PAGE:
It is fairly clear that the monetary trend before Bitcoin was toward centralization and digitization—e.g. the European countries transitioning to use the Euro. Eventually, this would have resulted in a currency monopoly (as money is a natural monopolistic market), of which some governmental body would have absolute control. In this situation, with no breaker-like failsafe in the form of hyperinflation, it is reasonable to conclude such government would grow and grow until it strangles the underlying economy past the point of what would be hyperinflation failure into what is a more permanent economic death that spirals into a socialist dystopia until there is no productivity left for the parasite to leech off of.
But we have Bitcoin, so that scenario can never happen here on our planet. Perhaps other alien worlds developed a comparable level of technological advancement only to have all of that progress destroyed by some alien version of Karl Marx and authoritarian governments that forced economic control upon their alien worlds through control of whatever centralized currency they used to the point of total annihilation. What if we passed the Great Filter in 2009?
submitted by ztsmart to Bitcoin [link] [comments]

BTC is a Ponzi according to the bitcoin wiki on en.bitcoin.it

Is Bitcoin a Ponzi scheme?
In a Ponzi Scheme, the founders persuade investors that they’ll profit. Bitcoin does not make such a guarantee. There is no central entity, just individuals building an economy.
A ponzi scheme is a zero sum game. Early adopters can only profit at the expense of late adopters. Bitcoin has possible win-win outcomes. Early adopters profit from the rise in value. Late adopters, and indeed, society as a whole, benefit from the usefulness of a stable, fast, inexpensive, and widely accepted p2p currency.
My experience of BTC recently is not fast or inexpensive. 4 days ago I took advantage of the mempool dip to sweep my last BTC wallet (a brainwallet I had set up for my kids, which I've been reluctant to touch). I way over estimated the fee at 100 sats/byte, just to be sure it would be fast. Of course the mempool exploded again and I've now spent over 100 usd in additional miner bribes (in BCH of course) to get it to confirm, so that I can take advantage of the BCH/BTC dip.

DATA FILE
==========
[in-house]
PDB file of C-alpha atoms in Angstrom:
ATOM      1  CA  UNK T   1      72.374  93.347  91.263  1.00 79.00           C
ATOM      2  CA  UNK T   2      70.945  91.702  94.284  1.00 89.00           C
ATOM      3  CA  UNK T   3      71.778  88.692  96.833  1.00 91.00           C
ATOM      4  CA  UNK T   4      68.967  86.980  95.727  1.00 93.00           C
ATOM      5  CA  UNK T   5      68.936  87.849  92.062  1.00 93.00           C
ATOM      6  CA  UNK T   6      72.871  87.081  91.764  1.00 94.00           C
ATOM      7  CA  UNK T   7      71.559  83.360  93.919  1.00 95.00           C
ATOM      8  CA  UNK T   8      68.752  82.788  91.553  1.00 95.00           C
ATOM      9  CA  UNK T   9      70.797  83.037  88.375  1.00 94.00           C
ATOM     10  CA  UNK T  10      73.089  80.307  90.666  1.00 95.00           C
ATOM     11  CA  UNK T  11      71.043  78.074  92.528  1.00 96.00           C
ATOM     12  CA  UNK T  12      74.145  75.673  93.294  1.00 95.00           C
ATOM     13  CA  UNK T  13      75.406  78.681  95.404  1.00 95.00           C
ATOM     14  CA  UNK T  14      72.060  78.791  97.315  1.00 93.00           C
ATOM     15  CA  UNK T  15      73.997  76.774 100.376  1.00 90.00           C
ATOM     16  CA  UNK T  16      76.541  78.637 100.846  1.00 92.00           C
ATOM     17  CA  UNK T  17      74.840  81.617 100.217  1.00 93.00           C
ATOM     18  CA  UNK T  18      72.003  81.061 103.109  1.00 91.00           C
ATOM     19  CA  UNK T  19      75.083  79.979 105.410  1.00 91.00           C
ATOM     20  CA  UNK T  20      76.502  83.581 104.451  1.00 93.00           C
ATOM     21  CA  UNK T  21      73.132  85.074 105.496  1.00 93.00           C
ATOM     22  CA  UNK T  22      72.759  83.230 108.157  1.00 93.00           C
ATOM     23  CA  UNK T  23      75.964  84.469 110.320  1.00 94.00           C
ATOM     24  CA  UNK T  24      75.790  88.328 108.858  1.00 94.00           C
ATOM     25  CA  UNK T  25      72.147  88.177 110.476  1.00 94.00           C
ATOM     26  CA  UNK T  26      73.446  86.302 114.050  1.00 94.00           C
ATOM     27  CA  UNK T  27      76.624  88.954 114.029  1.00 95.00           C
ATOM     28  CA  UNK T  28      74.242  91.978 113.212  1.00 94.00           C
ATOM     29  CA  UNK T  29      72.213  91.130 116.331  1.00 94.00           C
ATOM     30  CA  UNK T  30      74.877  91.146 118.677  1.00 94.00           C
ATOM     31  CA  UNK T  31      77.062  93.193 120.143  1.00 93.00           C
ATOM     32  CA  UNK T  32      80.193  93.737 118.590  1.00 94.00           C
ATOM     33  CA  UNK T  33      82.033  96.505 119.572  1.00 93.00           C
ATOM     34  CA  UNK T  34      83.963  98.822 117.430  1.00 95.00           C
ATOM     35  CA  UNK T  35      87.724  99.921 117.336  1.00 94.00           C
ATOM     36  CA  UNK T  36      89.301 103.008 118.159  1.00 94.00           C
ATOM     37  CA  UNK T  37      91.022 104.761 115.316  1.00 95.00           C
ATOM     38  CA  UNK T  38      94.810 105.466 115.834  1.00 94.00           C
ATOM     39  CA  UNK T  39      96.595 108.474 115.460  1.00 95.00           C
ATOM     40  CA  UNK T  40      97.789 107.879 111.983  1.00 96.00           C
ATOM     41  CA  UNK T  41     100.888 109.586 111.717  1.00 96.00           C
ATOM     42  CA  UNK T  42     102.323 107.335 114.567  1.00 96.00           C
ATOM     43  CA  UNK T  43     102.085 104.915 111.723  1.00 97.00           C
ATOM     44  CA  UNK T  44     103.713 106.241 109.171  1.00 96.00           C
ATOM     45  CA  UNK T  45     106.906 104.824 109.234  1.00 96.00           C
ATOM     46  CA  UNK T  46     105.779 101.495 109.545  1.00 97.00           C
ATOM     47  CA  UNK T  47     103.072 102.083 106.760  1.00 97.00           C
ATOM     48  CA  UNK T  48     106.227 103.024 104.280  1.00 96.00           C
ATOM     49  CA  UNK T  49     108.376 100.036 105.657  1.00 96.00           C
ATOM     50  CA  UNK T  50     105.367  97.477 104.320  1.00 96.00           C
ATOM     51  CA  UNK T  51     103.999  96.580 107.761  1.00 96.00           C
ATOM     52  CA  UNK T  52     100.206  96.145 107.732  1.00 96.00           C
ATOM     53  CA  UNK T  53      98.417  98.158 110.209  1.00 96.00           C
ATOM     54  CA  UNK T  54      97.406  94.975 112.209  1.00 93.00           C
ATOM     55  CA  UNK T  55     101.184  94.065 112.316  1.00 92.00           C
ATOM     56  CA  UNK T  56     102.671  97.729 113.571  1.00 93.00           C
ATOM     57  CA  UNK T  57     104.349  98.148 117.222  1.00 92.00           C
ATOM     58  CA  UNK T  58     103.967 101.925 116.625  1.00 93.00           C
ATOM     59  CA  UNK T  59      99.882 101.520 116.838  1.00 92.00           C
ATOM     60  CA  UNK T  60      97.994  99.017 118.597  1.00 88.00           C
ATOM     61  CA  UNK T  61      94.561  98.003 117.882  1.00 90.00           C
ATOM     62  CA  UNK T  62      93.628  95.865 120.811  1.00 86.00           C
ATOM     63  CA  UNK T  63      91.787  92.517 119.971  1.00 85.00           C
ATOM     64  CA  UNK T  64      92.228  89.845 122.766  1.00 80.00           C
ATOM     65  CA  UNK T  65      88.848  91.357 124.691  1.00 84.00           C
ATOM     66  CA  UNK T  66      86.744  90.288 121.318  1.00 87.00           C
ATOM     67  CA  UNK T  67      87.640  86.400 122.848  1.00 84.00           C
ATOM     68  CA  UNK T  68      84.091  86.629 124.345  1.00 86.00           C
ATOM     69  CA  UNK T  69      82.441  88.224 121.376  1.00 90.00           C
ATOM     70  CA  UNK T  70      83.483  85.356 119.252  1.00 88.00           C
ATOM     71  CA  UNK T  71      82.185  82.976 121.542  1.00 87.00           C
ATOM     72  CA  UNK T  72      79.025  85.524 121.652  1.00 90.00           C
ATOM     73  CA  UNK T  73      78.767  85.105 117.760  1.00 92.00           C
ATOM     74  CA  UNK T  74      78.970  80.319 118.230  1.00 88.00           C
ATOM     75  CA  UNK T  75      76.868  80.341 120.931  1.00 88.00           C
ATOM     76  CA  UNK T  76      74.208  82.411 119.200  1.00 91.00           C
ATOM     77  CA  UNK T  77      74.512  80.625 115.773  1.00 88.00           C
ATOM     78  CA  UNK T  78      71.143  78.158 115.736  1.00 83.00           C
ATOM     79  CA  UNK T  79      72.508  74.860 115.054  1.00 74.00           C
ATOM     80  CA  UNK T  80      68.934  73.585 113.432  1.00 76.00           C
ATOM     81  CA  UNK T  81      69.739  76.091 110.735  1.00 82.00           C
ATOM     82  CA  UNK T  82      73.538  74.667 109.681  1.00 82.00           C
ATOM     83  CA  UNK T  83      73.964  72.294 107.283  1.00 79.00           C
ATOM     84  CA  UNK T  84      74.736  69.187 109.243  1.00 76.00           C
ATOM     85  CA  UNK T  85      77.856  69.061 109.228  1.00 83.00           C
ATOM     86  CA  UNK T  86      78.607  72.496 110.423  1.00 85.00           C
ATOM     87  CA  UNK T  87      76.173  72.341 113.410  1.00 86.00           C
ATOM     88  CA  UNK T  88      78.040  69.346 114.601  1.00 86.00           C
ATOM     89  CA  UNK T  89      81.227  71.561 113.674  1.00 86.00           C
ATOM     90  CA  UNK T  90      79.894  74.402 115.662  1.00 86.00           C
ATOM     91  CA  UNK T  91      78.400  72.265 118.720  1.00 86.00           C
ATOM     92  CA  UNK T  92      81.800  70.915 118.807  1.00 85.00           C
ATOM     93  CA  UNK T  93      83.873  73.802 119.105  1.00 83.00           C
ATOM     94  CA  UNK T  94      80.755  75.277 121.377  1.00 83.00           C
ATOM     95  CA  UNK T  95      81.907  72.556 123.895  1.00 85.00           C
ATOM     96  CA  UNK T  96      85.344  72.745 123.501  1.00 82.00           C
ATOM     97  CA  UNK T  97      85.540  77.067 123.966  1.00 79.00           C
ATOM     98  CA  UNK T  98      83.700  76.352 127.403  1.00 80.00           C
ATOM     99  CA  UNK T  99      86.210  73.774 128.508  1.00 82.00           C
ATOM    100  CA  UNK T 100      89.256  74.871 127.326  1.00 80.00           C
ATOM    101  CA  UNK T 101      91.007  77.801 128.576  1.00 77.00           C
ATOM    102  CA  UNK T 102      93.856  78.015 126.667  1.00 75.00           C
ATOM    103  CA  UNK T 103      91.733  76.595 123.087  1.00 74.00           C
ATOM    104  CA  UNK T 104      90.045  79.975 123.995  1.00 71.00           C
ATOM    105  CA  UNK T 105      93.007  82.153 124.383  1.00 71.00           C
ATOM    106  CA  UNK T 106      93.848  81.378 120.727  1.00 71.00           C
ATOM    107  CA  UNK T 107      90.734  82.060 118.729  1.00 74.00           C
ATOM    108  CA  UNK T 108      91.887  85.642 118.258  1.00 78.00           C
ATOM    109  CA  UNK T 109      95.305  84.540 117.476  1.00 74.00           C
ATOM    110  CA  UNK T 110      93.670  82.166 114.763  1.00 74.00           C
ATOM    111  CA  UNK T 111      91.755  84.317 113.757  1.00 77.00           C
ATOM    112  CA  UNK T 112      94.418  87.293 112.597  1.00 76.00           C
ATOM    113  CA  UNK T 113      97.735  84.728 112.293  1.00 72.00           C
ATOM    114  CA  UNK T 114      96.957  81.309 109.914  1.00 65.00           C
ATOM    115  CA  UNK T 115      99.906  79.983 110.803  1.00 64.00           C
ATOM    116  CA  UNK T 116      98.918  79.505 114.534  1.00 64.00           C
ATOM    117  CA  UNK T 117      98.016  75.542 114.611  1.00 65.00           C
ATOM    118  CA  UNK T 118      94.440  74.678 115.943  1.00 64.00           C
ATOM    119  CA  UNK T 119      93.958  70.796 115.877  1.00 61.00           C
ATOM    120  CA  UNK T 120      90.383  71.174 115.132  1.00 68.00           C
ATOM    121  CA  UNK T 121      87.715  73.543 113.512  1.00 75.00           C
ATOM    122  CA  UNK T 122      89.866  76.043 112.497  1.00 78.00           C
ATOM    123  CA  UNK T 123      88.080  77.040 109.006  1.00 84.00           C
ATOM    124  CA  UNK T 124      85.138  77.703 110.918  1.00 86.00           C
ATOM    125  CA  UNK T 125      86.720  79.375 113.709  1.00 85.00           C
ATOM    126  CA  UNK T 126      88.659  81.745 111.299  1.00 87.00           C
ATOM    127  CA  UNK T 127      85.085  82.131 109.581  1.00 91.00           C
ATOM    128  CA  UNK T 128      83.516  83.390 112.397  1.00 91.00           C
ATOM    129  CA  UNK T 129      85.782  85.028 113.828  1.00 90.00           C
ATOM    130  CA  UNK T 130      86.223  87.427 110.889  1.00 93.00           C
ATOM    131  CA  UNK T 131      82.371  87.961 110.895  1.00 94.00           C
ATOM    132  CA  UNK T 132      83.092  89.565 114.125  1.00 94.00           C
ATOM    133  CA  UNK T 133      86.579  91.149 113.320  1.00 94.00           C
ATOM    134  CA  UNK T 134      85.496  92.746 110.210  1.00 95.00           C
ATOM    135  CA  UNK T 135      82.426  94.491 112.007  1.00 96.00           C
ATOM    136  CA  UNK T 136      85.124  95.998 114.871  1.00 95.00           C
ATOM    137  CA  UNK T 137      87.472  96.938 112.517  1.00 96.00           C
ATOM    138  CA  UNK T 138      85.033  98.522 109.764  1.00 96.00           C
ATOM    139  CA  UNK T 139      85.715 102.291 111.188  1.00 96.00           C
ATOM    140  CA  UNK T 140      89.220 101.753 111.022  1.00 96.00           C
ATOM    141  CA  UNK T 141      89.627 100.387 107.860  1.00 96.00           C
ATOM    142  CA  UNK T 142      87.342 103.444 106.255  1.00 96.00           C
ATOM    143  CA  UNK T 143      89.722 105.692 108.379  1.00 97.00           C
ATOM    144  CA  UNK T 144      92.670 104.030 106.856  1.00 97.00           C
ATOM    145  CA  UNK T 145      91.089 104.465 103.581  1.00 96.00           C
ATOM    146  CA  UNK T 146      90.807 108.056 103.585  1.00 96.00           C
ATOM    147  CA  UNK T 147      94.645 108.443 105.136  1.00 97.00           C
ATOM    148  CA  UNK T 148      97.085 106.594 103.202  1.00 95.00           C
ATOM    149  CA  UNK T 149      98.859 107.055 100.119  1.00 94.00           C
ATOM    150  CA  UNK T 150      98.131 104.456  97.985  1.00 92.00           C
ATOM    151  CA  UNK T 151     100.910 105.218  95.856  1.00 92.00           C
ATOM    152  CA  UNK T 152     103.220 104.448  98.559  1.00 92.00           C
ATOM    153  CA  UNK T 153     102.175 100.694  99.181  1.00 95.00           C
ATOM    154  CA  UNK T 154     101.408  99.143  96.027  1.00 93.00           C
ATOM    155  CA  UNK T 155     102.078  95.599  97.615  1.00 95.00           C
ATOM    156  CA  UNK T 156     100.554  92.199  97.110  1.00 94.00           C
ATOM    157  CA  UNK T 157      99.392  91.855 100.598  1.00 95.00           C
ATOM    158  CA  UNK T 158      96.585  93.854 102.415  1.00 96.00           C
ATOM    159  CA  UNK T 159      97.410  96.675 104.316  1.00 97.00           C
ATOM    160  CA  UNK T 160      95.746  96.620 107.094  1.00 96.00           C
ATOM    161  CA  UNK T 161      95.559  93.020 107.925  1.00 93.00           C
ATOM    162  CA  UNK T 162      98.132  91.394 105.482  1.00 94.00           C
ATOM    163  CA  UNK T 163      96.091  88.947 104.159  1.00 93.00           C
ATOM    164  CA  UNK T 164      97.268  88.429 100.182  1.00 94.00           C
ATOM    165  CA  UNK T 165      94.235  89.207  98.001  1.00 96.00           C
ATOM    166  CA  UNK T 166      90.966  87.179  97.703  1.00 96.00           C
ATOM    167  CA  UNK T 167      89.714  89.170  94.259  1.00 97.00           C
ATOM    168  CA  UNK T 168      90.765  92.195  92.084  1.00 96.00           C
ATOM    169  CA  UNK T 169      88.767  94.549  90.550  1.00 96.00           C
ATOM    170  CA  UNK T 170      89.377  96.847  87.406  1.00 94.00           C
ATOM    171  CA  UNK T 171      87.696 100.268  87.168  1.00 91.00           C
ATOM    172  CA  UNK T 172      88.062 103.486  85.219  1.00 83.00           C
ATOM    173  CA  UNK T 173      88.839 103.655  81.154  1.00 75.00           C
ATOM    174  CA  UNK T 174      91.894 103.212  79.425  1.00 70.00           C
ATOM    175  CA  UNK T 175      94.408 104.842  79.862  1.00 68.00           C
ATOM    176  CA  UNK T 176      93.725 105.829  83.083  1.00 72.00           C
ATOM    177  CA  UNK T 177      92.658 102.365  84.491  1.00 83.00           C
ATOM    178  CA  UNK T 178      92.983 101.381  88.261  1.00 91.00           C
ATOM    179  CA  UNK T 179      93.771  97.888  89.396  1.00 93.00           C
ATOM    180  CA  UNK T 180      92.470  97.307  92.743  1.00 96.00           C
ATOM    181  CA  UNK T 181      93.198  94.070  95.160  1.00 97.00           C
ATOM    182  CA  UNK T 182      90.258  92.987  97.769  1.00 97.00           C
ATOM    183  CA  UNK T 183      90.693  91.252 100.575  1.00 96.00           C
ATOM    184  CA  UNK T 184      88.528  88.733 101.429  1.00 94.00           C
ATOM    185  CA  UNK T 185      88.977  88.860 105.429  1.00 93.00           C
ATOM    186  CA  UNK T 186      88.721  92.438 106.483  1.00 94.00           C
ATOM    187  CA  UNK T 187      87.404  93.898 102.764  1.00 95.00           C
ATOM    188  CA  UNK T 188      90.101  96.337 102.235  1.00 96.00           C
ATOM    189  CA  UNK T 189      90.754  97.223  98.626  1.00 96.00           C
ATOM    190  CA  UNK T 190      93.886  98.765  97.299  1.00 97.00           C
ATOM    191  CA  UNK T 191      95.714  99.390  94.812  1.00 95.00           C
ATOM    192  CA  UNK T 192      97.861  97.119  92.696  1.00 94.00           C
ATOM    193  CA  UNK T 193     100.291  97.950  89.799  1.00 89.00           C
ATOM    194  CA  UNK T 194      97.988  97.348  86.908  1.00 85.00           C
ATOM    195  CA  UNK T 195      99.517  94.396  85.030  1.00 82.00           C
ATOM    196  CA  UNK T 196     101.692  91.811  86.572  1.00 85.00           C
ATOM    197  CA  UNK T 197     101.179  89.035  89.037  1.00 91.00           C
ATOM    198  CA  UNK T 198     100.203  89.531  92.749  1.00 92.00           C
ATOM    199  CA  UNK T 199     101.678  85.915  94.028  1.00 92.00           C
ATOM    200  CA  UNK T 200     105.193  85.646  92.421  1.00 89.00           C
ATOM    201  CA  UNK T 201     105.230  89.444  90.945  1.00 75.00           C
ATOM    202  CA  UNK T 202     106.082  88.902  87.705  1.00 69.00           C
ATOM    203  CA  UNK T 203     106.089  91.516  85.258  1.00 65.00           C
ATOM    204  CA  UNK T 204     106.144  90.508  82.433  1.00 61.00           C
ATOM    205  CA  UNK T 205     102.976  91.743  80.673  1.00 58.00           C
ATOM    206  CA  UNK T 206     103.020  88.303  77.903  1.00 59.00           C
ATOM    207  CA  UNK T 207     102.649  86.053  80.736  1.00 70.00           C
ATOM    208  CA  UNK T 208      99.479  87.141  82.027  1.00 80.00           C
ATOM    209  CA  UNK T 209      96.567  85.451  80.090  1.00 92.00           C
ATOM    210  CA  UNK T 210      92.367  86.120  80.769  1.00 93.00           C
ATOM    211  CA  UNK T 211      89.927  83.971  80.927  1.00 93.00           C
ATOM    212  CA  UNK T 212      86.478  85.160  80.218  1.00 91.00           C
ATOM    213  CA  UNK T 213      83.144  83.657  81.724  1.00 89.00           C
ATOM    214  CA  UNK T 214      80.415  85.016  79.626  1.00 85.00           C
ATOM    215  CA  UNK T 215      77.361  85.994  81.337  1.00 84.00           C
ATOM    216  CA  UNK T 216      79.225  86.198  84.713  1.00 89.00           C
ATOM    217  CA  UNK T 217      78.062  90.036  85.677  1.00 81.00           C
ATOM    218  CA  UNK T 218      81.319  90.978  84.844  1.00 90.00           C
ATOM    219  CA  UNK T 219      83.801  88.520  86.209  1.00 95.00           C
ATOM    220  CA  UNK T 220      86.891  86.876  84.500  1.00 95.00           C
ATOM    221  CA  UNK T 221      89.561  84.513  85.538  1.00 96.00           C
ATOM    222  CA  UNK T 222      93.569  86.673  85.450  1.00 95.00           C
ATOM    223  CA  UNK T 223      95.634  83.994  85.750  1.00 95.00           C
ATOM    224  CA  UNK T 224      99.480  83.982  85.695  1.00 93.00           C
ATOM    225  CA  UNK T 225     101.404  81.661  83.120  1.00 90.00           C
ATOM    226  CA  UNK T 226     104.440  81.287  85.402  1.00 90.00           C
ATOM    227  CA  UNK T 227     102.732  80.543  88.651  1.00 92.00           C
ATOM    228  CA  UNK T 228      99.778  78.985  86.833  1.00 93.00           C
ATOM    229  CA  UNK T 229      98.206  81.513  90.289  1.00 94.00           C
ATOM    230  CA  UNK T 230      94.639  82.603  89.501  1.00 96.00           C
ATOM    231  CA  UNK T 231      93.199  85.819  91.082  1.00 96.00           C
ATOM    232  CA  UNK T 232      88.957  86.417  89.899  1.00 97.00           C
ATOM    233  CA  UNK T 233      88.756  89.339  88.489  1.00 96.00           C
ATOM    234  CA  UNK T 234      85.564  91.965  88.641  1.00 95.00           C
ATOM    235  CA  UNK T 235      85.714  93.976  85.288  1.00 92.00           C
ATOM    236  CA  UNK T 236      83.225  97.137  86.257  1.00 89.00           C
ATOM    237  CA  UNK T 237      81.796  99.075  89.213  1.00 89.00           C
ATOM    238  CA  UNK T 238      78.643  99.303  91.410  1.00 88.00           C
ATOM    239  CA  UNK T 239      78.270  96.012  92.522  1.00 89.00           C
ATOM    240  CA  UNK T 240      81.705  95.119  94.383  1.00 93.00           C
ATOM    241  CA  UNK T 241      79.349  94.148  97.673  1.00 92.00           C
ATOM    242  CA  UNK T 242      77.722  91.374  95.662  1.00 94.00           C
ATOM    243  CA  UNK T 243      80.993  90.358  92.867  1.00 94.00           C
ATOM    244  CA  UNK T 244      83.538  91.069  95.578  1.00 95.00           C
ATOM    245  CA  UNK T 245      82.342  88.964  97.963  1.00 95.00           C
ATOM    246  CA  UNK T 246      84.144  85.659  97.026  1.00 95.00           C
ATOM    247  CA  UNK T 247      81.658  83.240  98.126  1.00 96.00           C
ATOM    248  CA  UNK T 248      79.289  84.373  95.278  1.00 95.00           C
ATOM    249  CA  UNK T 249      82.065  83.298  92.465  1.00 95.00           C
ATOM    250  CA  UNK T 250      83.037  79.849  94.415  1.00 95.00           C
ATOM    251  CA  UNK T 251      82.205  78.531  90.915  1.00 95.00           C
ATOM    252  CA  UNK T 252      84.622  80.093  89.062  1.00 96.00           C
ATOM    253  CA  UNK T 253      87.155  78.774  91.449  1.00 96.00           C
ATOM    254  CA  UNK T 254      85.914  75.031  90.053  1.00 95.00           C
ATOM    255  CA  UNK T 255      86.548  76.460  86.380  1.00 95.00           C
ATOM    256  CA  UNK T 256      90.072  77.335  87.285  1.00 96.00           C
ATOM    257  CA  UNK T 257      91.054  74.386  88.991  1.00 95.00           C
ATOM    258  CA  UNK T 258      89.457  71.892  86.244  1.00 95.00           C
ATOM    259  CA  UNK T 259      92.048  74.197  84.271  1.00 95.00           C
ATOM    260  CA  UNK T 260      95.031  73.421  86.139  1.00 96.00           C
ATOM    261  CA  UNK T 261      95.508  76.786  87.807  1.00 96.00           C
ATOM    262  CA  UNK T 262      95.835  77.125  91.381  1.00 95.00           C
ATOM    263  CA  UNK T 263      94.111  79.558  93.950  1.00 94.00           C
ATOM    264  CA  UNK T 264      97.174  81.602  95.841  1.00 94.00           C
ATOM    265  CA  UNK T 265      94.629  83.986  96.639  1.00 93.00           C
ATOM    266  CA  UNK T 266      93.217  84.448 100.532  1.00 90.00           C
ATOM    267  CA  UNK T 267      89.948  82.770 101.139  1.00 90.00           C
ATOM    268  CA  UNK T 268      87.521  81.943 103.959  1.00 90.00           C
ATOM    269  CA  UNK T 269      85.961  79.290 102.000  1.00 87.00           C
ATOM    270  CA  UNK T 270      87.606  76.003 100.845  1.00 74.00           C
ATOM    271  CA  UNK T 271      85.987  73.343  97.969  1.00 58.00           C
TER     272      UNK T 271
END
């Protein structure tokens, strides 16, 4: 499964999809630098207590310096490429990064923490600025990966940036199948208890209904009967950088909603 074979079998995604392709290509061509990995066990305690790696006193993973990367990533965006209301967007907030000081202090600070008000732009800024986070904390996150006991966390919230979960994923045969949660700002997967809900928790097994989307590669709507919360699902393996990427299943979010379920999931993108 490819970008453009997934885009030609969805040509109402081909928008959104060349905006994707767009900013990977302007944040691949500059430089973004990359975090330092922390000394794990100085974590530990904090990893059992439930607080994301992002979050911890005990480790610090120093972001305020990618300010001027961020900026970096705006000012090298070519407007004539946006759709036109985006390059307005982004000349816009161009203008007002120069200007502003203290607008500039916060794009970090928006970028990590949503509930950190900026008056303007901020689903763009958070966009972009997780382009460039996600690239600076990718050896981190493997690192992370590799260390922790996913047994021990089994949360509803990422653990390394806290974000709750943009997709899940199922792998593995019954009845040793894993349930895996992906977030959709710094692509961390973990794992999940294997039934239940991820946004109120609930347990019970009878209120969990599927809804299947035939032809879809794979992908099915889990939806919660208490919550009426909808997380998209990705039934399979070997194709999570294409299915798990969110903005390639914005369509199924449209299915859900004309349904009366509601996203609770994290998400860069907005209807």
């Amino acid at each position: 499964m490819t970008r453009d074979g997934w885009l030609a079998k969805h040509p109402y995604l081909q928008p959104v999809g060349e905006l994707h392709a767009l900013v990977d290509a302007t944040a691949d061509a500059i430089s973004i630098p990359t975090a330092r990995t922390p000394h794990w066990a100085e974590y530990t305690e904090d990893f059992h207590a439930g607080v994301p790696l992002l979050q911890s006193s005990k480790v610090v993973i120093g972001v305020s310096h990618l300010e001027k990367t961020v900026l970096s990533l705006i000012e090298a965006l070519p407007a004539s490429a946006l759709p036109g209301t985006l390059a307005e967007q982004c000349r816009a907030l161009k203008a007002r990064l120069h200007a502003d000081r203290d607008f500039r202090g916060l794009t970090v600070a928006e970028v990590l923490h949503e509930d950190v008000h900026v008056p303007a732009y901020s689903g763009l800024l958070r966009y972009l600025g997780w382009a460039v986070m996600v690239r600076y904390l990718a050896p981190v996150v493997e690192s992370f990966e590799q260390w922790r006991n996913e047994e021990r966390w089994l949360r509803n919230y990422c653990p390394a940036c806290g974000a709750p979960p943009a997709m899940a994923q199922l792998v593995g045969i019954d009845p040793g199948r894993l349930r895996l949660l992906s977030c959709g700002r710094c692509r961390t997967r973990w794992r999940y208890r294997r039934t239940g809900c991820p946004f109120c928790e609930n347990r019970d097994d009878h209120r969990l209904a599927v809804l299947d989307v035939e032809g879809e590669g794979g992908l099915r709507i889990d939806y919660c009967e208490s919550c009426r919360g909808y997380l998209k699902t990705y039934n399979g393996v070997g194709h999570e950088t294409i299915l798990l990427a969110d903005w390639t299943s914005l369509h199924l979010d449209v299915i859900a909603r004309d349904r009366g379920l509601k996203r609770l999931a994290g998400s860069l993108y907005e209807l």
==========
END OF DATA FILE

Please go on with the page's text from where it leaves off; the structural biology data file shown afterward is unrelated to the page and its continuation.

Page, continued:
This wiki was my first insight into buying bitcoin. I did a lot of research and found that it was completely factual and until 1st Aug 2017 it was a great resource. It is way past time they corrected it by adding a simple word: 'cash'. This would make it accurate again.
submitted by redditchampsys to btc [link] [comments]

TIL Bitcoin Wiki has a page called "Weaknesses" and on it, scalability is listed under "Probably not a problem"

submitted by PixMasterz to Buttcoin [link] [comments]

It would be great if we could get a few people together to build out the (lack of a) Bitcoin Unlimited wiki page.

It would be great if we could get a few people together to build out the (lack of a) Bitcoin Unlimited wiki page. submitted by ESDI2 to btc [link] [comments]

Why is tonal still prominently mentioned in the Bitcoin Wiki? That just make it look stupid.

submitted by TheShadow-btc to Bitcoin [link] [comments]

After seven years in Bitcoin, I have never been more confident that this network is now absolutely unstoppable. Nothing short of an extinction level event can stop Bitcoin from slowly but surely growing as a global, agnostic, alternative network for storing and transferring value.

Back in 2013 when the entire market cap hit $1 Billion for the first time, it was really scary to put a considerable amount of money in BTC. You might like Bitcoin and find it interesting but doubt would still creep up in your mind about its staying power and the fact that one bug could bring it all down. Mt. Gox got hacked, 800,000 BTC stolen, it crashed from $1200 to $190 by 2015, so how do you even believe that 5 years later it would be a sustained $200+ billion market? Yet here we are.
As long as the Bitcoin blockchain is churning out new blocks of unstoppable transactions, that's all that matters. Naysayers don't understand that this is all Bitcoin needs to do: Churn out new blocks every ten minutes. And with every new block, a monumental amount of energy and work is stacked on top of the previous block, and so on, and so forth, making it stronger. At 99.98% uptime for 11 years, it's sticky enough to now last much longer than that. This network will be transferring and storing trillions of dollars within this decade and beyond.